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Chen calls for creation of cross-strait DMZ

Taiwan Journal
02/06/2004

Byline:Lin Fang-yan
        Faced with criticism from home and abroad concerning his call for a referendum on the day of the upcoming presidential election, President Chen Shui-bian held a press conference at the presidential office Feb. 3 to explain his reasons for the decision and to detail some specifics of a "peace and stability framework"--a concept he first proposed in his 2003 New Year's Day message. The specifics call for, among other things, the creation of a demilitarized zone separating Taiwan and China and the establishment of representative offices on each other's soil.

        In a statement issued at the press conference, Chen unveiled the exact wording of the two referendum questions that will be put to the public on the very day of the presidential election.

        The first question will ask Taiwanese people whether or not they agree that the government should acquire more advanced anti-missile weapons to strengthen Taiwan's defensive capabilities if China refuses to dismantle its missiles that are targeted at the island. The second question will ask the people of Taiwan if they agree that the government should engage in negotiations with China on the establishment of a "peace and stability" framework for cross-strait interactions.

        The wording of the two questions was approved by the Executive Yuan Feb. 4, after which it was submitted to the Central Election Commission so that that body could begin preparing for the referendum.

        "A referendum is an embodiment of the universal democratic ideal that the people, as vested masters of their homeland, have the fundamental right to determine their own destiny," reads the statement. Chen called for a peace referendum in accordance with the provisions of Article 17 of the Referendum Law, adding that the event is meant to realize the principle of popular sovereignty and prevent China from unilaterally changing the status quo in the Taiwan Strait by initiating a military offensive against the island.

        A referendum would demonstrate the collective will of the people of Taiwan and force the Chinese to take the demand for peace seriously, according to the president. He added that the visibility of Taiwan's democratization will also oblige Beijing to accept--albeit reluctantly--the decisions made by Taiwanese citizens, including the results of elections, laws passed by the island's legislature, and decisions reached through referendum.

        In the statement, the president also specified the main elements of the framework of interaction for peace and stability, saying that after the presidential election, his administration would be willing to meet with a special envoy from China to work out ways of promoting cross-strait consultation and negotiation based on "one principle and four major issues." The "one principle" refers to the establishment of peace. "Both Taiwan and China must recognize that maintaining peace in the Taiwan Strait is their joint responsibility and should therefore work together to attain the objective of maintaining peace," said the president, adding that any disputes between the two sides must be resolved by peaceful means and that neither side should make unilateral change to the status quo of the Taiwan Strait area.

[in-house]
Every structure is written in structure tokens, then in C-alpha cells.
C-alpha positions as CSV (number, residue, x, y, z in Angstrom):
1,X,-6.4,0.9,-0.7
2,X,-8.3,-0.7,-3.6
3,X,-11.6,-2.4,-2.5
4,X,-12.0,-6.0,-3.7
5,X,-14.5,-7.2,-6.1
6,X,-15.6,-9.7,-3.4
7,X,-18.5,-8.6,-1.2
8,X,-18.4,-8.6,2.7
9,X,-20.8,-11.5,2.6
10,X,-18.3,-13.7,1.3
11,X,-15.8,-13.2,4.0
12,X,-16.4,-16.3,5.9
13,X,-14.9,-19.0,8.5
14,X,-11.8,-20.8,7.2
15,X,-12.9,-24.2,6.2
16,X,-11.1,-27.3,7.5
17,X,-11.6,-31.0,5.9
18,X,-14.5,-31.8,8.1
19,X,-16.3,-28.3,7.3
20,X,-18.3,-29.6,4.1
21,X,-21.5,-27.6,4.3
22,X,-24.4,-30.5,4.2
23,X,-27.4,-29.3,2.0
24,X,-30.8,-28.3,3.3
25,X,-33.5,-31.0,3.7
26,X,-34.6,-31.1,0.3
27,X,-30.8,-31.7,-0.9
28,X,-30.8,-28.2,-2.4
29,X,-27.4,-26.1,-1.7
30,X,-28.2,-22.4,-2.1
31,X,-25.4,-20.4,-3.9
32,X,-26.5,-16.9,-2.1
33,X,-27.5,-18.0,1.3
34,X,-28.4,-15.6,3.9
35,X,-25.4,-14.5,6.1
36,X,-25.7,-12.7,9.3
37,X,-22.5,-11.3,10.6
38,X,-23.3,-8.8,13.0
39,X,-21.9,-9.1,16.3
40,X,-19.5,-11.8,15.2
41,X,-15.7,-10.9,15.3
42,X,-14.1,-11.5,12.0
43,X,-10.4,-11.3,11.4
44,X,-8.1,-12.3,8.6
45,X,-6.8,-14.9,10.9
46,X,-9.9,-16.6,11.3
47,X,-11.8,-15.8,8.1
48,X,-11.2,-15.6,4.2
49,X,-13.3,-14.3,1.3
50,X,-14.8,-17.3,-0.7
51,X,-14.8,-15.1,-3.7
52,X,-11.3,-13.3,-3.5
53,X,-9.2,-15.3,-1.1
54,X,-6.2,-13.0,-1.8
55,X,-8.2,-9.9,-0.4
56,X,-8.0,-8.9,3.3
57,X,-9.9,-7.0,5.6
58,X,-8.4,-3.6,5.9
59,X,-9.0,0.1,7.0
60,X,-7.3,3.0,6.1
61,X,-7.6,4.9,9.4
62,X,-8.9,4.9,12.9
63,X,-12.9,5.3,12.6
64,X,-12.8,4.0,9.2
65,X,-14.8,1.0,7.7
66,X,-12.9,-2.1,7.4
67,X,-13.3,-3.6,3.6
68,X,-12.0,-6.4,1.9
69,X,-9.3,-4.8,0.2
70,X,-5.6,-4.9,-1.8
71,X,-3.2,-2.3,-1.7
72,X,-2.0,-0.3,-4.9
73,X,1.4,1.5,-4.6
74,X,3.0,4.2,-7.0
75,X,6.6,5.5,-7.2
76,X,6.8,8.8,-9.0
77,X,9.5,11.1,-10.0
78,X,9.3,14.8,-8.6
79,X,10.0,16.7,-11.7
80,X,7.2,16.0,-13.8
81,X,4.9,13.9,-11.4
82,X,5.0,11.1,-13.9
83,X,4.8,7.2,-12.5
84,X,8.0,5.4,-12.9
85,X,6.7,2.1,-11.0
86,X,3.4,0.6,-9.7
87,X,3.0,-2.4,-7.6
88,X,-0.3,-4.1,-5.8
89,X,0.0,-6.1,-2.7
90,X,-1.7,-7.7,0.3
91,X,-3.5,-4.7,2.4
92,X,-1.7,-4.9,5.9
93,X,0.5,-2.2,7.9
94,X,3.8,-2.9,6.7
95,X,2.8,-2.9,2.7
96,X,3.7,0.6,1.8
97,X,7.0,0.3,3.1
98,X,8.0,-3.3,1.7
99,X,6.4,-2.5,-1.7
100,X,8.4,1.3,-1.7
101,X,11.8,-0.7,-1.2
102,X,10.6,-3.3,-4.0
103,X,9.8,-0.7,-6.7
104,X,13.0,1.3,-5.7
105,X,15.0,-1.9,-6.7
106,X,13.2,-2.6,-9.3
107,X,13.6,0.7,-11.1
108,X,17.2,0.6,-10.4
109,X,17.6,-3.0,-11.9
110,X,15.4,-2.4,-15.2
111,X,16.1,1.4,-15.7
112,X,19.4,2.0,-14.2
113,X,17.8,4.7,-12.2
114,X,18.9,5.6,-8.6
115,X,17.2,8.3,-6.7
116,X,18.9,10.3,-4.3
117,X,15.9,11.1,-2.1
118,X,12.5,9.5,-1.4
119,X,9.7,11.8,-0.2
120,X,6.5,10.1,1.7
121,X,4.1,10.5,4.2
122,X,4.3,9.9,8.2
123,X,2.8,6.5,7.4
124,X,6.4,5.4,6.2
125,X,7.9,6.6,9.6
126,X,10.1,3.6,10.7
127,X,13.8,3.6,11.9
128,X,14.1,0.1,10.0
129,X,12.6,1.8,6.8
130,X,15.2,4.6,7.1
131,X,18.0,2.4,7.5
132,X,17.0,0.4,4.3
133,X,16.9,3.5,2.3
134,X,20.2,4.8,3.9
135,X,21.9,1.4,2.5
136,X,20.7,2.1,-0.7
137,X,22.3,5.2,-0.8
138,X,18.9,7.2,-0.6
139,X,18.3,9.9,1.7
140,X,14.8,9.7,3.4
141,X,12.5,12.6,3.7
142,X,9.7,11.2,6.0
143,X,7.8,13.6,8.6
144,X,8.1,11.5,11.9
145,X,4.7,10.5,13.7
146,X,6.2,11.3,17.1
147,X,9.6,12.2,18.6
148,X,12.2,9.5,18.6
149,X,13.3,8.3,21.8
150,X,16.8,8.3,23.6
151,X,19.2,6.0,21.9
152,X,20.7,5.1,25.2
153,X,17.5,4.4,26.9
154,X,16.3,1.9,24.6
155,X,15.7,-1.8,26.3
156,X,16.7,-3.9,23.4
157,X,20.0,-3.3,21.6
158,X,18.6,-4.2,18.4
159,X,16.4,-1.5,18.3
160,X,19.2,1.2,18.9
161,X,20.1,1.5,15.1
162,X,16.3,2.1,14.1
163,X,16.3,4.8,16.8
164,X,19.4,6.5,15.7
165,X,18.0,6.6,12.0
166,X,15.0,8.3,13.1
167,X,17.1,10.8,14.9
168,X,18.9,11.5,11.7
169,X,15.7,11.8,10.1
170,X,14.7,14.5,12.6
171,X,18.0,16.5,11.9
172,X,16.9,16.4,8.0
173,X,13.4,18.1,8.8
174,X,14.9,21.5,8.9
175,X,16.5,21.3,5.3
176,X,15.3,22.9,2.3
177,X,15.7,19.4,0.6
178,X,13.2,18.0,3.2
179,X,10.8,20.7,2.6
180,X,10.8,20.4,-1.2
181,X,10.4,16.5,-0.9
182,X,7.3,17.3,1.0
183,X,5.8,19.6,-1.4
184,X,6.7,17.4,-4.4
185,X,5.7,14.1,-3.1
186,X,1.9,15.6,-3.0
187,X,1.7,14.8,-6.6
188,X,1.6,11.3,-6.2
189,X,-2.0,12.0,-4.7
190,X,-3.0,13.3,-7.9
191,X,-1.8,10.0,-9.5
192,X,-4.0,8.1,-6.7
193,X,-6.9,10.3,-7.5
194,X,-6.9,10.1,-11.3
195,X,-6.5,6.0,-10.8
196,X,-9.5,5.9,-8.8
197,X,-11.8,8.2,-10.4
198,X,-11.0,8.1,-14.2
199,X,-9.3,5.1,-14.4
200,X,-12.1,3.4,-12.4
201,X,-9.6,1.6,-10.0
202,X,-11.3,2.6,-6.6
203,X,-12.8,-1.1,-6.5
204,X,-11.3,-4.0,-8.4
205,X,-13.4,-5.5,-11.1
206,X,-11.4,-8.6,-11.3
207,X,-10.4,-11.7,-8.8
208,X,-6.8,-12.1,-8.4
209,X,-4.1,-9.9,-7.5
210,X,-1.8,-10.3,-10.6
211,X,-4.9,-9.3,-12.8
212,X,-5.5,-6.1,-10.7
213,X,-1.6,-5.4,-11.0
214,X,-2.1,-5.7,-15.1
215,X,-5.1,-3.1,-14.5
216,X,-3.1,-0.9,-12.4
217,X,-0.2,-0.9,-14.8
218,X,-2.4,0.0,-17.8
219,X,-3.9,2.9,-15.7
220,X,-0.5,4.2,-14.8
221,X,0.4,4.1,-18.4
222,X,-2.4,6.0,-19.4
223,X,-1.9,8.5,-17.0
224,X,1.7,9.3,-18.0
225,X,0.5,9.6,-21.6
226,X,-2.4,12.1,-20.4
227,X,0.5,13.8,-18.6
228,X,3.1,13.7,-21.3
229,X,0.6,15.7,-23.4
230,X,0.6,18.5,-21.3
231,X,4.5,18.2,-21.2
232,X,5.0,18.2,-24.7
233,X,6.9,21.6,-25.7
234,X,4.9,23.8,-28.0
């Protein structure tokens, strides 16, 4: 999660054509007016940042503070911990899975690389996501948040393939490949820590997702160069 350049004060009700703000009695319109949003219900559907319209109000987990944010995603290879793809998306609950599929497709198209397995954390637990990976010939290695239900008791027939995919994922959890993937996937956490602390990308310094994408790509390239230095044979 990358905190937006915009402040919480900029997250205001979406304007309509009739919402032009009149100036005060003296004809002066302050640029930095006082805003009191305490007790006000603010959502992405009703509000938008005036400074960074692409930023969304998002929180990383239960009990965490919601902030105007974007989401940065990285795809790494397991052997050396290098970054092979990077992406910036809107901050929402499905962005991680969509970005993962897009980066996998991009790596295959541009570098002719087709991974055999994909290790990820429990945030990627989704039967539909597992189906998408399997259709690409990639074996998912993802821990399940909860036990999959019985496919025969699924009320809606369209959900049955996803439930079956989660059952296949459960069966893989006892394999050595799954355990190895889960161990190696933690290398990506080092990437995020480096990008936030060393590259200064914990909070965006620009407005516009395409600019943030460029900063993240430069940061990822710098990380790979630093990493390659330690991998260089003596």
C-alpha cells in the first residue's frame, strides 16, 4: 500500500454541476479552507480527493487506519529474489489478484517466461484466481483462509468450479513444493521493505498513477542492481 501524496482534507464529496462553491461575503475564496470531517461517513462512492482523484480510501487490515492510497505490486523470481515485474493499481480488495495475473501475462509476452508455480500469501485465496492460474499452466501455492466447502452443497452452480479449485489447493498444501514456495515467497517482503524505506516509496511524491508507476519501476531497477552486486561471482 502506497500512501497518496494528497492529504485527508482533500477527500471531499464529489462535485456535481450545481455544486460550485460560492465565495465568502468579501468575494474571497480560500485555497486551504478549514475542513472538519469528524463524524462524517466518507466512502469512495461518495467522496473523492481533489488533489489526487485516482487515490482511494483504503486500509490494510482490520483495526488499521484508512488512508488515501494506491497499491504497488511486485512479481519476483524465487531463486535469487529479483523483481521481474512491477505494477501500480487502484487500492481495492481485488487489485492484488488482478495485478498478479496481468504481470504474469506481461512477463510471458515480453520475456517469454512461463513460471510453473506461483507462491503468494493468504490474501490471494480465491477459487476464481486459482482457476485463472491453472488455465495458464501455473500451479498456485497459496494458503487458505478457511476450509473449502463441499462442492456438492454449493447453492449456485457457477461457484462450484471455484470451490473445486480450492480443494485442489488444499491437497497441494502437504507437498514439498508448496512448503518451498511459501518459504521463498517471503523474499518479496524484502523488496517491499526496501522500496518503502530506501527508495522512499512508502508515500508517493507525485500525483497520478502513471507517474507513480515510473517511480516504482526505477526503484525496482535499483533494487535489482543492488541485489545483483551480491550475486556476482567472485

The "four issues" refers to the formation of a mechanism for negotiation, cross-strait exchanges based on equality and reciprocity, the establishment of a political relationship, and prevention of armed conflict.

        Special envoys appointed by leaders of the two sides will meet and work toward establishing a channel of direct communication as well as the principles, format, venue, mechanism and priority of issues for subsequent negotiations, the statement reads. To facilitate such negotiations, explained the president, the two sides should have representatives stationed in Taipei and Beijing to make communication convenient.

        As for cross-strait exchanges, Chen suggested that liaison offices on each other's soil could be established to manage the day-to-day affairs that arise from cross-strait exchange. He also called for the mutual recognition of laws and judicial decisions as well as provision of legal protection and judicial assistance to pave the way for expanded cooperation on such issues as handling economic and technological exchange, fighting cross-strait crime, and settling fishing disputes.

        In terms of the political relationship, the president suggested that the two sides, given their common historical, cultural and ethnic background, form political ties based on mutual respect. Steps that could be conducive to such a relationship might include setting rules to govern bilateral interaction within the international community and not interfering with each other's diplomatic affairs, the statement reads.

        The fourth issue is the prevention of military conflict. In addition to the establishment of a demilitarized zone and the prohibition of military and economic blockades, Chen also recommended setting up rules and protocols to govern fishing activities and military exercises which, among other things, would help prevent minor skirmishes from escalating into a major conflict.



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